Roy Halladay, still great, has room for improvement in 2012

Just imagine, Roy Halladay can improve in 2012

We know Roy Halladay is good and without question he is the ace of aces on the Phillies pitching staff. Following a 2010 Cy Young Award winning season in his first year in red pinstripes Halladay went out and had another Cy Young-worthy season (finishing second to Clayton Kershaw), with a higher win percentage (but two fewer actual wins), shaving eleven points off his ERA, leading the league in complete games (eight), allowing fewer hits and less than half as many home runs.

And yet for some reason, as good as he was, it seemed like he had to work a little harder last year to put up those numbers. We may be nit-picking here, and finding a flaw in Halladay’s game is like finding the lost ark, but take a look at a couple of the deeper numbers that stat heads will sometimes refer to. Halladay increased (albeit marginally) in walks per nine innings (BB/9) from 1.08 to 1.35 and opposing batters hit .298 on balls in play (BABIP), up eight points from 2010. One thing that was somewhat noticeable for Halladay in 2011 was how hitters attacked him early in the game, and early in the count.

Batters hit an astounding .387 off of Halladay on the first pitch of an at-bat last season, up 66 points from 2010. On a 1-0 count, batters hit .443 off of him in 2010 but take a look at how much Halladay improved in that area in 2011, and to add on look at the difference from one year to the next with one strike from Halladay…

Year First Pitch 1-0 Count 0-1 Count
2010 .321 .443 .284
2011 .387 .231 .297

What does it mean? First, it shows that batters know that the best chance they have to get on base against Halladay is by connecting on somethign early in the count. Last season the only count that batters had a better average against Halladay than the first pitch of an at-bat was on a 3-1 count (.400). Just about every pitcher in the game will have a higher opposing batter’s batting average on a 3-1 count, and a 3-0 count.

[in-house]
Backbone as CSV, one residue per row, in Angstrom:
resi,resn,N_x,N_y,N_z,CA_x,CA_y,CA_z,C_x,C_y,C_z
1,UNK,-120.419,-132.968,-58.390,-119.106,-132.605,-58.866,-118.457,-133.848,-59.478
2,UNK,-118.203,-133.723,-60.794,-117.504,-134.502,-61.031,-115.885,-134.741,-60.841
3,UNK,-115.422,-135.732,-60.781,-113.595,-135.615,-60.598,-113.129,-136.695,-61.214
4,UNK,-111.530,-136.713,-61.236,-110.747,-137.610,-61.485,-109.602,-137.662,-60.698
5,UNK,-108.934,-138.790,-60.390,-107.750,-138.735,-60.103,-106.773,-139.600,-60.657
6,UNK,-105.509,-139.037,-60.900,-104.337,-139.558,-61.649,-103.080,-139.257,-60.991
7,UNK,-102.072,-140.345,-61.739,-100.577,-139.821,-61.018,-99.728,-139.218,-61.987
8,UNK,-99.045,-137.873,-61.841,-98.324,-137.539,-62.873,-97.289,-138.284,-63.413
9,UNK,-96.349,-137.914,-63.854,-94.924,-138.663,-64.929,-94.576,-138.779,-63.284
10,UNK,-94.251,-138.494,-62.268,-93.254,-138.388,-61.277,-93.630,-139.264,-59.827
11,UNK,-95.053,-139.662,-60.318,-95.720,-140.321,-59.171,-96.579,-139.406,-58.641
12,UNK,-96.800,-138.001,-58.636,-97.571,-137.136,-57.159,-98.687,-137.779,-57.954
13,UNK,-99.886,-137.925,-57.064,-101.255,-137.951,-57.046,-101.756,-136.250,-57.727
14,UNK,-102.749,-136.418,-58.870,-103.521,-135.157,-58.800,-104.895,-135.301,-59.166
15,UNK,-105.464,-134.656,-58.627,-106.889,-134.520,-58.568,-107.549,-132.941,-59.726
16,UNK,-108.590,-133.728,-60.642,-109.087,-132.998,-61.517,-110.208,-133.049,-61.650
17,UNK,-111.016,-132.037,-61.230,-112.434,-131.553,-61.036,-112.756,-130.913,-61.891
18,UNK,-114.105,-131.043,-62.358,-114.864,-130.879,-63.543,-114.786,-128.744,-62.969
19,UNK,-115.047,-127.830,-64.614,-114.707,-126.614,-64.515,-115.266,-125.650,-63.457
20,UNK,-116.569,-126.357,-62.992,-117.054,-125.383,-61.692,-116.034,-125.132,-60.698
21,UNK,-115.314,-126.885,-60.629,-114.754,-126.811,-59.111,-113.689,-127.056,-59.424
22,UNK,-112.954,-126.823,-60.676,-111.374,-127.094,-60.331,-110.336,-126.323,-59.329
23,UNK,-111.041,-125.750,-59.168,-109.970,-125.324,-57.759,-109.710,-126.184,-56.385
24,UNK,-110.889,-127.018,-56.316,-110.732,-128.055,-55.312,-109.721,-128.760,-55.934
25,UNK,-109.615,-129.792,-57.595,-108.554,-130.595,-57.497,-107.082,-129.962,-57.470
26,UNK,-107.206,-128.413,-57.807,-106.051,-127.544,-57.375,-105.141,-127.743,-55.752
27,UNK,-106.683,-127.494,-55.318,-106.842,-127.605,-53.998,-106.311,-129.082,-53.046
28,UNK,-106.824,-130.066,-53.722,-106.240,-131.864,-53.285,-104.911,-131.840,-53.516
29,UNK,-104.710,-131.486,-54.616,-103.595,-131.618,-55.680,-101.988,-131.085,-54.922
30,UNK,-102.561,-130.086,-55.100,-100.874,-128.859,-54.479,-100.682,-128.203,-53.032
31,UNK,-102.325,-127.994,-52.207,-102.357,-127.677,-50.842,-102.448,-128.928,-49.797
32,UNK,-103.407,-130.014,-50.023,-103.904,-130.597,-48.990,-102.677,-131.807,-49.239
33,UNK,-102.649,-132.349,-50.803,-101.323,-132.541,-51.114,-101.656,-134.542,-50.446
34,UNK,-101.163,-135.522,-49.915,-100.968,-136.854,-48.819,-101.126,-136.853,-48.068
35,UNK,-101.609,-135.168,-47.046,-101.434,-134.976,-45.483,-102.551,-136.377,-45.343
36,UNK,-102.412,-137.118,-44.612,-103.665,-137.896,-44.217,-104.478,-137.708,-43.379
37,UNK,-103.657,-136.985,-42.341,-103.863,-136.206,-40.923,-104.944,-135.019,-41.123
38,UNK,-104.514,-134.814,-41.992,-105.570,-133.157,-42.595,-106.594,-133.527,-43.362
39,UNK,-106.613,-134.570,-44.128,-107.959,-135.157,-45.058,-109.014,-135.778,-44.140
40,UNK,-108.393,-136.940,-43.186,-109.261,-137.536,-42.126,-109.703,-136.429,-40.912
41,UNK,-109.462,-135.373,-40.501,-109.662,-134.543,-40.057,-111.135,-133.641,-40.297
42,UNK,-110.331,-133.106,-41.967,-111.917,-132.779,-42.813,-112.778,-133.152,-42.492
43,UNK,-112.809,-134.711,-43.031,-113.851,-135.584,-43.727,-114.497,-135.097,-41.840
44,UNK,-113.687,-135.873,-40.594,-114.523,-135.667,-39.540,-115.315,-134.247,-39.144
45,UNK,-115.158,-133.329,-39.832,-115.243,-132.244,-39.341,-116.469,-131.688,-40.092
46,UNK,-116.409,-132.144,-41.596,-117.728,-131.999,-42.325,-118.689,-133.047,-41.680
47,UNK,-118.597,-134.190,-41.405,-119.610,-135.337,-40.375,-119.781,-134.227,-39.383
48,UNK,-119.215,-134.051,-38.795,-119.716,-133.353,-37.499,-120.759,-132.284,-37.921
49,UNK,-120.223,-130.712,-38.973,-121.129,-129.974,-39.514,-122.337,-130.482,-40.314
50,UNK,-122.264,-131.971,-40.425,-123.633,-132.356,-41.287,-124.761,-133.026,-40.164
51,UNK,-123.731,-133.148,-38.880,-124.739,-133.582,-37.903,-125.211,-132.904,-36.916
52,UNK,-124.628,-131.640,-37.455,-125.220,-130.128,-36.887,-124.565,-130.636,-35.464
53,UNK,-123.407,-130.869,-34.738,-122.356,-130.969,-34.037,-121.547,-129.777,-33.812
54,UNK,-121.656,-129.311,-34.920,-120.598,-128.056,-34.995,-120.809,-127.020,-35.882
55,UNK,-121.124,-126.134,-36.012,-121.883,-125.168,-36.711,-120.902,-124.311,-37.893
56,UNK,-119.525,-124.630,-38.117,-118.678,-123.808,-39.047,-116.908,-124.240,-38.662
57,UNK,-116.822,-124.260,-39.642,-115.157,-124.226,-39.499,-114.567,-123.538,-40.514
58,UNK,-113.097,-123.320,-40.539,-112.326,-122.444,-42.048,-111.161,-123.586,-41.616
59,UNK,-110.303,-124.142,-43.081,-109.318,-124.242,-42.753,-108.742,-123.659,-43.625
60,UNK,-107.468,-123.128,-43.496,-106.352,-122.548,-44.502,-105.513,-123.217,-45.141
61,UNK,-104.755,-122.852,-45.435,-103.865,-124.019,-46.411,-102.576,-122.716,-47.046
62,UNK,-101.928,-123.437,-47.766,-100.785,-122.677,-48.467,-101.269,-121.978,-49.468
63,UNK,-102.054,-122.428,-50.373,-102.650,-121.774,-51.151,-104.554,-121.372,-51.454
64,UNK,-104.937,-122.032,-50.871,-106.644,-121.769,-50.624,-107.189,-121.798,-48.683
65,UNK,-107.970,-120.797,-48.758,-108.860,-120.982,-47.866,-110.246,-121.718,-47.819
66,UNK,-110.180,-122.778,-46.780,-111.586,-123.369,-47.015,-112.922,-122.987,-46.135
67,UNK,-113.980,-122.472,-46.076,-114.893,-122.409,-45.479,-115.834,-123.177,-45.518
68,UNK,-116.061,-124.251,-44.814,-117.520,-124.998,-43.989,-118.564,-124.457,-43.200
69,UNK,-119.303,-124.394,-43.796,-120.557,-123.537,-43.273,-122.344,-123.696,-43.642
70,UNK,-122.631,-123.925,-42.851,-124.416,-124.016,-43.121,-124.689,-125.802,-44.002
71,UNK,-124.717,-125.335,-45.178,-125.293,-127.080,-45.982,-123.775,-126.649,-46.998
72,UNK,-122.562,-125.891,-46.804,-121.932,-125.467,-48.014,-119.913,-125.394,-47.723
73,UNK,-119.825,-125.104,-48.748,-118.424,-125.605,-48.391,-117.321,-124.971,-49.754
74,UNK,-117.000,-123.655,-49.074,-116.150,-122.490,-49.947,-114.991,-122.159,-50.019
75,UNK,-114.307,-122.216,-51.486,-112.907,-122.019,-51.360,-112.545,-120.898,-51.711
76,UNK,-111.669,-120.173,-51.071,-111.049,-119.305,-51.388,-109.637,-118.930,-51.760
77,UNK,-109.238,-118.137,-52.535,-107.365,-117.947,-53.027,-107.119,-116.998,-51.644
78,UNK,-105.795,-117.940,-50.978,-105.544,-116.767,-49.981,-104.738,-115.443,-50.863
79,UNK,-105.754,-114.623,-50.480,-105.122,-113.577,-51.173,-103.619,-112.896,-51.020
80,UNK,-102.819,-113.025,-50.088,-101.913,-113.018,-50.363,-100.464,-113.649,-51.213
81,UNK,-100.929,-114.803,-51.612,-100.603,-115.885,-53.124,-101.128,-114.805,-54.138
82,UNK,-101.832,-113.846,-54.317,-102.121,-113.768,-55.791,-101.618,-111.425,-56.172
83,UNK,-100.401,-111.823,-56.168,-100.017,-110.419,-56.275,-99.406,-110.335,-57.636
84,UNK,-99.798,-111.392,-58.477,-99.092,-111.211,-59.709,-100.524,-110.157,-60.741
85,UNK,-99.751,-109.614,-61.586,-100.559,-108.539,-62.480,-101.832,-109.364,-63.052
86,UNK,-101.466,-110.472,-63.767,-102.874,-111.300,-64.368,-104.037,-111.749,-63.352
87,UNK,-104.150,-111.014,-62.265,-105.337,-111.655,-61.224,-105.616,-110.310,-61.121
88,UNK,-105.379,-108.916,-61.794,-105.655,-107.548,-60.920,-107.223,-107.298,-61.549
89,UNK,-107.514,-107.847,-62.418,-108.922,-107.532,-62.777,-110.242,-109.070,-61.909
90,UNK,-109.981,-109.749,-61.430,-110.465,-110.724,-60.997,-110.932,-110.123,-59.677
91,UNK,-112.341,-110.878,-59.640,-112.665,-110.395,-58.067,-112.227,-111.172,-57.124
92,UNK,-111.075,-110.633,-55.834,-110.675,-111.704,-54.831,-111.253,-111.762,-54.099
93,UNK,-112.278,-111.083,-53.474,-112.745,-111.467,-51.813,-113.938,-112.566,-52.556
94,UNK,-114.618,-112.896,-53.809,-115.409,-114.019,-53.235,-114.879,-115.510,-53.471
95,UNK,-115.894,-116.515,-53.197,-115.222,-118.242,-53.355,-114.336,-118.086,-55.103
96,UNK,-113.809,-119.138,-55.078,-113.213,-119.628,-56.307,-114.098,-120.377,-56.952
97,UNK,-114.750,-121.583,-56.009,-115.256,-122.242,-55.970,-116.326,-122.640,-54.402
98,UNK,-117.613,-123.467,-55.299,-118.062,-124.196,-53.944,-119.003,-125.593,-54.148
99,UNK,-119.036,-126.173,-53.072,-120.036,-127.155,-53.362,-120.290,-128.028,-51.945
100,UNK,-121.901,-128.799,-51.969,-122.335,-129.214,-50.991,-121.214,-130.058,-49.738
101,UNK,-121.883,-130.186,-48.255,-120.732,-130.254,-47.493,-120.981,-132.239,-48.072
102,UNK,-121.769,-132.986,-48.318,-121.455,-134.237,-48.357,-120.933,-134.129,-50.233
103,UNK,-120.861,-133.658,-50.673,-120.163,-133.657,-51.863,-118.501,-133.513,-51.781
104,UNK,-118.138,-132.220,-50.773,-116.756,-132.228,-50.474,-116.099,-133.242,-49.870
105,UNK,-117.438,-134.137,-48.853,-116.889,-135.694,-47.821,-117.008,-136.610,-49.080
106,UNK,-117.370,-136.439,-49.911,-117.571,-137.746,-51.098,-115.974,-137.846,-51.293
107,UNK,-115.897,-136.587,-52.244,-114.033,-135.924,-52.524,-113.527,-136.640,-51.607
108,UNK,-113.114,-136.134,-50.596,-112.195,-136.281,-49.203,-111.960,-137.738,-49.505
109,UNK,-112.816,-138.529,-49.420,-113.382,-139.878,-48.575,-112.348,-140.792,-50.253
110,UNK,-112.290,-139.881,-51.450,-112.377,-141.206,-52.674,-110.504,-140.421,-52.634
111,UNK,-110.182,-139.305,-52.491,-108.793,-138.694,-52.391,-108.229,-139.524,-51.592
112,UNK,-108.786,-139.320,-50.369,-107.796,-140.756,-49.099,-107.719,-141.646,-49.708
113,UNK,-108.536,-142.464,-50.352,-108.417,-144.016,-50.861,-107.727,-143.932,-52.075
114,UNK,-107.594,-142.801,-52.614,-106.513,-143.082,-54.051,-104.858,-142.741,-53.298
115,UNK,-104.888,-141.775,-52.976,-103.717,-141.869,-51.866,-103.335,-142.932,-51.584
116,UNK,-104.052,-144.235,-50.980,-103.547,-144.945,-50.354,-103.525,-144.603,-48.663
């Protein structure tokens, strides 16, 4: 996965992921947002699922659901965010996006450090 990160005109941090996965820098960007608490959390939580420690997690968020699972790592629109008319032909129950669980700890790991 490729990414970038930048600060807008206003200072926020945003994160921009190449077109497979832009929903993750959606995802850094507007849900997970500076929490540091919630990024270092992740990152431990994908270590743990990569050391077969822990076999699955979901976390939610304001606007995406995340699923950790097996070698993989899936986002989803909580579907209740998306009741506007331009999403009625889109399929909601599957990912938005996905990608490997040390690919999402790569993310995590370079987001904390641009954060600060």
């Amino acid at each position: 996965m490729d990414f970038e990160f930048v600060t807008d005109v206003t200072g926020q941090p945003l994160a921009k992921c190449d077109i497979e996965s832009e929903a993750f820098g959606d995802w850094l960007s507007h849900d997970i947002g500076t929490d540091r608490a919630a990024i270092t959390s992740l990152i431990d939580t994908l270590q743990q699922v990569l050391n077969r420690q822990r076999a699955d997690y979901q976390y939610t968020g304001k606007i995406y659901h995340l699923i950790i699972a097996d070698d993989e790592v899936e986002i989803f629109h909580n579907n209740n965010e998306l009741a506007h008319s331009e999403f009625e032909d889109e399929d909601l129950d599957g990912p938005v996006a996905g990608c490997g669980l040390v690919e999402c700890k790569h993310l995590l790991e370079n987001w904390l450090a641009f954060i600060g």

Roy Halladay

Second, it gives Halladay something to improve, and that is where opposing batters should start to get worried. Halladay’s work ethic is well-documented. If he sets his sights on something to work on, he’s going to master it as much as possible.

Lead-off batters in games Halladay pitched hit a combined .452 last season, and lead-off batters for any inning against Halladay hit .317. It goes without saying that when lead-off hitters get on base it makes things tougher for the pitcher, regardless of stature. This is one of the reasons Halladay saw his total innings decrease last season.

But there is a great stat when it comes to Halladay, and it shows just how well he works when the bases start to get crowded with the other jerseys. Halladay allowed hitters to put together a .091 batting average with the bases loaded, and a .167 batting average with two runners in scoring position. With a runner on third, batters hit just .182 against Halladay.

Again, there is nothing really to be overly concerned with about Halladay for Phillies fans. Halladay is an ace and will be a horse on the mound. He is likely going to be great once again in 2012. I am just suggesting that there is a chance he could be better.

That should give any fans some chills.

Stats: Baseball Reference (2011, 2010)

Photos: Phillies (via Twitter), Getty Images via Zimbio

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